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UBC Learning Circle March 10th 2011 Addiction and Codependency

UBC Learning Circle March 10th 2011 Addiction and Codependency

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Published by: soniabellani on Dec 25, 2013
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ROLES IN ADDICTION: Family Role 1, The Addict
The person with the addiction is the center, and though the key to alcohol and drug addiction recovery, not necessarily the most important in family recovery. The "world" revolves around this person, causing the addict to become the center of attention. As the roles are defined, the others unconsciously take on the rest of the roles to complete the balance after the problem has been introduced. Recovery many times on this person.
Family Role 2, The Hero
 is the one who needs to make the family, and role players, look good. They ignore the problem and present things in a positive manner as if the roles within the family did not exist. The Hero is the perfectionist. If they overcome this role they can play an important part in the addiction recovery process. The underlying feelings are fear, guilt, and shame.
Family Role 3, The Mascot
 role is that of the jester. They will often make inappropriate jokes about the those involved. Though they do bring humor to the family roles, it is often harmful humor, and they sometimes hinder addiction recovery. The underlying feelings are embarrassment, shame, and anger.
Family Role 4, The Lost Child
Lost Child
 is the silent, "out of the way" family member, and will never mention alcohol or recovery. They are quiet and reserved, careful to not make problems. The Lost Child gives up self needs and makes efforts to avoid any conversation regarding the underlying roles. The underlying feelings are guilt, loneliness, neglect, and anger.
Family Role 5, The Scapegoat
 often acts out in front of others. They will rebel, make noise, and divert attention from the person who is addicted and their need for help in addiction recovery. The Scapegoat covers or draws attention away from the real problem. The underlying feelings are shame, guilt, and empty.
 Family Role 6, The Caretaker (Enabler)
Caretaker (Enabler)
 makes all the other roles possible. They try to keep everyone happy and the family in balance, void of the issue. They make excuses for all behaviors and actions, and never mention addiction recovery or getting help. The Caretaker (Enabler) presents a situation without problems to the public. The underlying feelings are inadequacy, fear, and helplessness.
Addiction and the Family
Healthy Family System:
Self worth is high. Communication is direct, clear, specific and honest and feelings are expressed. Rules are human, flexible and appropriate to change. It is natural to link and be open to society. Each person has goals and plans to get there, and should be supported by the family.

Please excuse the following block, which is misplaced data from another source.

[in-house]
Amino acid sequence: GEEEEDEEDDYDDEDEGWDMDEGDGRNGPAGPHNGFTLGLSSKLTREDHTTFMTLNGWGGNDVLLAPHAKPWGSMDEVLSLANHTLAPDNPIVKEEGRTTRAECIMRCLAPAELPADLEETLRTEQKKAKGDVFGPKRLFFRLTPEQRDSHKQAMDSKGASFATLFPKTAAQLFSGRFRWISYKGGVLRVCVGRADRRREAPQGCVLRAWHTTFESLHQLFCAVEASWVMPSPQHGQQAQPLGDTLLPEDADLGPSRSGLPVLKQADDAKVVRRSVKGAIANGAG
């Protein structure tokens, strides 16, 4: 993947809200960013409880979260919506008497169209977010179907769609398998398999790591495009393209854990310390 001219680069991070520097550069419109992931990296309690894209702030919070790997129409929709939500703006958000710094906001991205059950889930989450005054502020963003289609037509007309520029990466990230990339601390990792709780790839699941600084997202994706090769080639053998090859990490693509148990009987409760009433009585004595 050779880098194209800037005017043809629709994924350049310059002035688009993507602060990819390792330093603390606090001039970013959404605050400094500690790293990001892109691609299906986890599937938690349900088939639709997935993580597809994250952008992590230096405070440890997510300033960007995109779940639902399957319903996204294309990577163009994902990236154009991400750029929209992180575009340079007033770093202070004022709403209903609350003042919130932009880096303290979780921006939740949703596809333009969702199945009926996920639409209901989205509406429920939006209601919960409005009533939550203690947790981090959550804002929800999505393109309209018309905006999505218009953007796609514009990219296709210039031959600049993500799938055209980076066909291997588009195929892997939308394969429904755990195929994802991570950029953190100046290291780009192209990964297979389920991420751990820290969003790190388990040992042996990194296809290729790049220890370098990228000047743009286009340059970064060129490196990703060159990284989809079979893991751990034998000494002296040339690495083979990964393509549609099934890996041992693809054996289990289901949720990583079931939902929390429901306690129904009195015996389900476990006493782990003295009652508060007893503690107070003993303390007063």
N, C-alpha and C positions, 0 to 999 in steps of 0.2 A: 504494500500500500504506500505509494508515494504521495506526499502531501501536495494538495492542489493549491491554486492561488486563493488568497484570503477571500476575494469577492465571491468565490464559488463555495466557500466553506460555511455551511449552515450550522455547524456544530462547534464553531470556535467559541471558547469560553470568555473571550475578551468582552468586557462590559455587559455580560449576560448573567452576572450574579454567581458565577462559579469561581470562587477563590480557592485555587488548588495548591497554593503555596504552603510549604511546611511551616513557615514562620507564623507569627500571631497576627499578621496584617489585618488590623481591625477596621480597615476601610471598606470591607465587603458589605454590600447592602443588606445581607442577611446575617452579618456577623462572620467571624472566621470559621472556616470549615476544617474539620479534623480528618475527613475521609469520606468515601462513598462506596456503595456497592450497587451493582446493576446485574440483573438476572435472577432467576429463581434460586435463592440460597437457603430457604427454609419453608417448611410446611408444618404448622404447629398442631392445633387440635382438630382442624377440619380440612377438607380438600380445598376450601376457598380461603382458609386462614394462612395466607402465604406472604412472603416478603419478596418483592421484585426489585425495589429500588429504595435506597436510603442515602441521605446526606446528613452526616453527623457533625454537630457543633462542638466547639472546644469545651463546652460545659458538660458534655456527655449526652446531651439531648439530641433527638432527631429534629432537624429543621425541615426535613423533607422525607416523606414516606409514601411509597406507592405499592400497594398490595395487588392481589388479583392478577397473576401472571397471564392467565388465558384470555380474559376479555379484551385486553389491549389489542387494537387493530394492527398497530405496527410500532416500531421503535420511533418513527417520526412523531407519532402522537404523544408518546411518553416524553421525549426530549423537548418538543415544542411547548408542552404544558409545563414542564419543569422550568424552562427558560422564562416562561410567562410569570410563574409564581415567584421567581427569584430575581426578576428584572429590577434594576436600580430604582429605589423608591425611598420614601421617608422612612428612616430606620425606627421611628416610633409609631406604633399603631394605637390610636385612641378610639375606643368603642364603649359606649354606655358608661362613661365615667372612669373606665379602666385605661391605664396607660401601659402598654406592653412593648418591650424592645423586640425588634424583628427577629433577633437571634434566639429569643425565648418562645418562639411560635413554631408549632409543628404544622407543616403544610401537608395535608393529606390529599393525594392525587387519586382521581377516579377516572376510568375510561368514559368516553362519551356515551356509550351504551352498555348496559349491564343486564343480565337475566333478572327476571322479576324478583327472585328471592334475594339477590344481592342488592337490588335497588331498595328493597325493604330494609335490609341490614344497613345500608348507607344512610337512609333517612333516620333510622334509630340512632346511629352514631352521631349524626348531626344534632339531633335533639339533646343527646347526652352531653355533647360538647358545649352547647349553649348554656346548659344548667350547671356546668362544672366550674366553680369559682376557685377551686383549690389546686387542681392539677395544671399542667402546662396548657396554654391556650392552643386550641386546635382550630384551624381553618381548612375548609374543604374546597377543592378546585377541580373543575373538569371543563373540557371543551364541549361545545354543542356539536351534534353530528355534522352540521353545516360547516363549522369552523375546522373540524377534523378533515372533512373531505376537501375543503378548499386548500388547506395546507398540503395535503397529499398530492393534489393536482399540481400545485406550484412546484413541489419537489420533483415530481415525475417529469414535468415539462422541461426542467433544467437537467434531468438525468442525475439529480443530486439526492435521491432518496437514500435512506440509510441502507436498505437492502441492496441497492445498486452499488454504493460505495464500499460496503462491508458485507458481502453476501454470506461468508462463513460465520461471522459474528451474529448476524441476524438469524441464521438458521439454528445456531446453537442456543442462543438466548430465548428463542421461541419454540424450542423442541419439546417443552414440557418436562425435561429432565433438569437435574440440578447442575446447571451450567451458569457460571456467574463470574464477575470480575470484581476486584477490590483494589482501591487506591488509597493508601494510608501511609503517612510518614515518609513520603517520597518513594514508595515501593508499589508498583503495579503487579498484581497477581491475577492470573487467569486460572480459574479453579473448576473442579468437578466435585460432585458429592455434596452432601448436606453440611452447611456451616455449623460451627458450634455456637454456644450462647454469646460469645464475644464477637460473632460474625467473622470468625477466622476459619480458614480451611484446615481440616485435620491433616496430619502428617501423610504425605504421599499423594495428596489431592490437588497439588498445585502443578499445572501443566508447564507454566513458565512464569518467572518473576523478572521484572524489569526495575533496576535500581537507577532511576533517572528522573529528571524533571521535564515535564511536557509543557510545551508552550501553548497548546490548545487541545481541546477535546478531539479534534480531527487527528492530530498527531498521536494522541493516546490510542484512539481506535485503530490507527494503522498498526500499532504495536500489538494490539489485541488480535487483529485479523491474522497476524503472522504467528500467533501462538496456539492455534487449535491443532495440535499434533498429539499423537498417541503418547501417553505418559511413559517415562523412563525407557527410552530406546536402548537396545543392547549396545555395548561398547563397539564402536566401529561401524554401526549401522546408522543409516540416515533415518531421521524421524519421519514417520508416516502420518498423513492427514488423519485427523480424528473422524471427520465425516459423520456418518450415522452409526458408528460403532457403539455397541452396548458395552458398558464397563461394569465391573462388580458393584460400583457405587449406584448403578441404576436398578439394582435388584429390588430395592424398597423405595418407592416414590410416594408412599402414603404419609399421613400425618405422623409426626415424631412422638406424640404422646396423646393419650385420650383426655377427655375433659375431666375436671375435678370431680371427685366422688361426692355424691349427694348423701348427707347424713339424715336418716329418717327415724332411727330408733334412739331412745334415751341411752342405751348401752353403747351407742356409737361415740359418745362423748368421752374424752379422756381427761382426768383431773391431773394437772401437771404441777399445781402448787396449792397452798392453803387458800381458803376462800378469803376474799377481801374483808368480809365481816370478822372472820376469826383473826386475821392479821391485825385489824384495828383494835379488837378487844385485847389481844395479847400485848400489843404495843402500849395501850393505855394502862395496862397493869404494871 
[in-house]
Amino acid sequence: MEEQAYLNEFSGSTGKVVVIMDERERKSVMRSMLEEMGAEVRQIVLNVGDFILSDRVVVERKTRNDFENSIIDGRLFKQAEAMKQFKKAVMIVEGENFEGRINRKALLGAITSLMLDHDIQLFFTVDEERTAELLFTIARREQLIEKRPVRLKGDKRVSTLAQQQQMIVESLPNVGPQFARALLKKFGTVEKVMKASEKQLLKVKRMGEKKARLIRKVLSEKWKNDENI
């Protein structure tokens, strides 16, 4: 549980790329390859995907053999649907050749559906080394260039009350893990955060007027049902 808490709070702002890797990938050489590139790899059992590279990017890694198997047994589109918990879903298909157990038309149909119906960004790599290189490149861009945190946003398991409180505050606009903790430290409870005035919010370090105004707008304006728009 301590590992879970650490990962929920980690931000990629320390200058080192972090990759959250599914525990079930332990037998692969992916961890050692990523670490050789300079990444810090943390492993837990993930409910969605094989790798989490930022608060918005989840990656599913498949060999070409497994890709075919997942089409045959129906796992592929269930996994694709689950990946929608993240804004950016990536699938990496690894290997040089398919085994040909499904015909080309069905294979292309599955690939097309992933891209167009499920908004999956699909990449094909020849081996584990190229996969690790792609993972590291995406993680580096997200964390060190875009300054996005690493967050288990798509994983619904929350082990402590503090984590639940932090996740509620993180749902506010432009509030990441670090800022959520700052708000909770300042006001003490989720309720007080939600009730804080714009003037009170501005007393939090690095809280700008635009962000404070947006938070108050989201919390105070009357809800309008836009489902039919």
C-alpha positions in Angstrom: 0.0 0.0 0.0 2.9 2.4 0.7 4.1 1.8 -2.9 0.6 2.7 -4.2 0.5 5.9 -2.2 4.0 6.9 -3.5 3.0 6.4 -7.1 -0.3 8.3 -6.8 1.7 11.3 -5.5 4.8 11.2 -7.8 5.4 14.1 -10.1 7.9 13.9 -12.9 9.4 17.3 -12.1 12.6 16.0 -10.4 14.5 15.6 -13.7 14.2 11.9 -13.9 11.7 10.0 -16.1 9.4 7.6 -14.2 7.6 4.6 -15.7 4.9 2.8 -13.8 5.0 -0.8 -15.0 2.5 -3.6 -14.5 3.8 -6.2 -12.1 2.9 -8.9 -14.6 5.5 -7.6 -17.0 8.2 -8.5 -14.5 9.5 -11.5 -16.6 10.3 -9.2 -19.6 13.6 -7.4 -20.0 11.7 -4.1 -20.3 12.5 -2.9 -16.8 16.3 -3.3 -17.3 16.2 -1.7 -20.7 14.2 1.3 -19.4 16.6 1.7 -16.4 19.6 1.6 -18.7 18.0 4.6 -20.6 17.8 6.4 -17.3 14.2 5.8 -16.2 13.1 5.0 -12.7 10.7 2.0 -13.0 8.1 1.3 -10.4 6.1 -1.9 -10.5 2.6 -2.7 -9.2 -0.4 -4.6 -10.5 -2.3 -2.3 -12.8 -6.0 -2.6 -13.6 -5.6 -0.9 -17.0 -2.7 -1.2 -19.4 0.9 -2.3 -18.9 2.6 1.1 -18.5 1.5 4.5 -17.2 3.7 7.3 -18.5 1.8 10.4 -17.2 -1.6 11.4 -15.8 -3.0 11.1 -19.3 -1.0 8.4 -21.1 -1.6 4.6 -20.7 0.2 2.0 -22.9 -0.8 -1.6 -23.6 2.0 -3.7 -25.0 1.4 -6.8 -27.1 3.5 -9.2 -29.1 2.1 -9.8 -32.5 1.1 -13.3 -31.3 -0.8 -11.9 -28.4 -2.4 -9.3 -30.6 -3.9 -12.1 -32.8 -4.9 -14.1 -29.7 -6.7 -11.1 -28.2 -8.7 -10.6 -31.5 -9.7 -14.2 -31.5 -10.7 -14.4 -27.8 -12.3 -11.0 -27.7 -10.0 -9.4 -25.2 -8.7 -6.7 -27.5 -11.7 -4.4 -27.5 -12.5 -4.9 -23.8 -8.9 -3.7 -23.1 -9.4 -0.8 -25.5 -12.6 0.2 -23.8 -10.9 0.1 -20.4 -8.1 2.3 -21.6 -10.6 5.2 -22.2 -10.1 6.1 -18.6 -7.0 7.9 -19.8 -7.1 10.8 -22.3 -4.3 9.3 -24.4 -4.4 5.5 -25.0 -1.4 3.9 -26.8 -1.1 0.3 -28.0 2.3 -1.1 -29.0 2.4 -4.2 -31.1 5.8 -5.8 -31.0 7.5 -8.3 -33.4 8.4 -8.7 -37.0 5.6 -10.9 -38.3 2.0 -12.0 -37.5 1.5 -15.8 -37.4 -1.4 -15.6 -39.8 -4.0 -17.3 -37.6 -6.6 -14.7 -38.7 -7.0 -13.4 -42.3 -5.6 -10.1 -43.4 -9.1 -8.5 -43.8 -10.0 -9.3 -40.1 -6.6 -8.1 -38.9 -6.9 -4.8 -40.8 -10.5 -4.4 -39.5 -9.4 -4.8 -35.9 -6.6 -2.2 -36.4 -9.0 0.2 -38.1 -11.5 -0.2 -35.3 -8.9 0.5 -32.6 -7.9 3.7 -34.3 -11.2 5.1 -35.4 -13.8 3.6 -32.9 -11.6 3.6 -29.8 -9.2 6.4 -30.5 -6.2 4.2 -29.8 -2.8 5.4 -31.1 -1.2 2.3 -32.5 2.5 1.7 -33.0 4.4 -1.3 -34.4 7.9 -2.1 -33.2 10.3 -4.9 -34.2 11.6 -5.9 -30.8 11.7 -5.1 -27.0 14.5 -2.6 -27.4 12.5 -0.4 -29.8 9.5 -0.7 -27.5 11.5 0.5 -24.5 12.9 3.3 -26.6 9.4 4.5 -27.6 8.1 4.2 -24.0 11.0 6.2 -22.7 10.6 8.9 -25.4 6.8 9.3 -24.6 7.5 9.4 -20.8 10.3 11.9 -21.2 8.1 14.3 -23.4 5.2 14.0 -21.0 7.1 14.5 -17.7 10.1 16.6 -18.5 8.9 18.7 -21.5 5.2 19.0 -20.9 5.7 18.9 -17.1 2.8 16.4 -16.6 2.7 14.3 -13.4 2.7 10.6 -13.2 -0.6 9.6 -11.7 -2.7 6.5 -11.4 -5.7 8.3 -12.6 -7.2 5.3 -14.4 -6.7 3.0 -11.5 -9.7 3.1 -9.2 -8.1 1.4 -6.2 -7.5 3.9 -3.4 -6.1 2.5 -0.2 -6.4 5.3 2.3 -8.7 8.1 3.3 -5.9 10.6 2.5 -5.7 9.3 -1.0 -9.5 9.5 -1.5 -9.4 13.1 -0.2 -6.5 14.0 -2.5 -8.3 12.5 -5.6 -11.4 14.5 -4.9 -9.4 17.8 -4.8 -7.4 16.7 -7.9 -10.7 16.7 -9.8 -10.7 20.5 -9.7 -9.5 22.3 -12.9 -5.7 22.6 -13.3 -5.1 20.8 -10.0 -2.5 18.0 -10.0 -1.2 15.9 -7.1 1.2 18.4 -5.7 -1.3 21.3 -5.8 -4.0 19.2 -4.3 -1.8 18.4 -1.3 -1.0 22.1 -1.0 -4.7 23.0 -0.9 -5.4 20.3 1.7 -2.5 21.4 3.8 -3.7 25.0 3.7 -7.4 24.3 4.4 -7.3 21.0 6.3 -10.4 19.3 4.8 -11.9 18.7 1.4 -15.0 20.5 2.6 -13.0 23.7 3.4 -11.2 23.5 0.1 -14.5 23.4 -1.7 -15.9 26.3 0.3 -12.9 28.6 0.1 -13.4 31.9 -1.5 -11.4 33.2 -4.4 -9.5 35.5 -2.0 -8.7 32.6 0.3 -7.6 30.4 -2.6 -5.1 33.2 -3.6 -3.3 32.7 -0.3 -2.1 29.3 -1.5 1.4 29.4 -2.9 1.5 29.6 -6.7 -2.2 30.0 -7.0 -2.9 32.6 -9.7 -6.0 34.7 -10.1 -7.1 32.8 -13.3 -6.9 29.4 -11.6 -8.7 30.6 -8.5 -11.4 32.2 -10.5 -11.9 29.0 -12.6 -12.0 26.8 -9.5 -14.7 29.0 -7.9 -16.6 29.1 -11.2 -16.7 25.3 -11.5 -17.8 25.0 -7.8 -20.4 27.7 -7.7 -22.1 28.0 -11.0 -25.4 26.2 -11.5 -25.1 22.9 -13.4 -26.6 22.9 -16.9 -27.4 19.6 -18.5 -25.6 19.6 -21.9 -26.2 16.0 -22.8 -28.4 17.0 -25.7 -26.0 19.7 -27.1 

Rules in a dependent or addicted family:
Dependents use of drug is the most important thing in a family life. Drug use in not the cause of family problems, it is denial which is the root. Blaming others, don't make mention of it, covering up, alibis, loyalty of family enables. Nobody may discuss problem outside the family. Nobody says what they feel or think.
Family Roles Lead to Codependency
Addiction and the Family Roles How the They lead to Codependency
The parts played by family members lead to codependency. Members make decisions concerning what the other person needs. Codependency leads to aversion and lack of self orientation in a situation where an addiction is present. Ultimately people "become" the part they are playing.
 Signs and Symptoms of Codependency
Codependency involves a habitual system of thinking, feeling, and behaving toward ourselves and others that can cause pain. Codependent behaviors or habits are self-destructive. We frequently react to people who are destroying themselves; we react by learning to destroy ourselves. These habits can lead us into, or keep us in, destructive relationships that don't work. These behaviors can sabotage relationships that may otherwise have worked. These behaviors can prevent us from finding peace and happiness with the most important person in our lives... ourselves. These behaviors belong to the only person we can change.. ourselves. These are our problems. The following are characteristics of codependent persons: (We started to do these things out of necessity to protect ourselves and meet our needs.)
Codependents may: 1. Think and feel responsible for other people---for other people's feelings, thoughts, actions, choices, wants, needs, well-being, lack of well-being, and ultimate destiny. 2. Feel anxiety, pity, and guilt when other people have a problem. 3. Feel compelled - almost forced - to help that person solve the problem, such as offering unwanted advice, giving a rapid-fire series of suggestions, or fixing feelings. 4. Feel angry when their help isn't effective. 5. Anticipate other people's needs. 7. 6. Wonder why others don't do the same for them. 7. Don't really want to be doing, doing more than their fair share of the work, and doing things other people are capable of doing for themselves. 8. Not knowing what they want and need, or if they do, tell themselves what they want and need is not important. 9. Try to please others instead of themselves. 10. Find it easier to feel and express anger about injustices done to others rather than injustices done to themselves.

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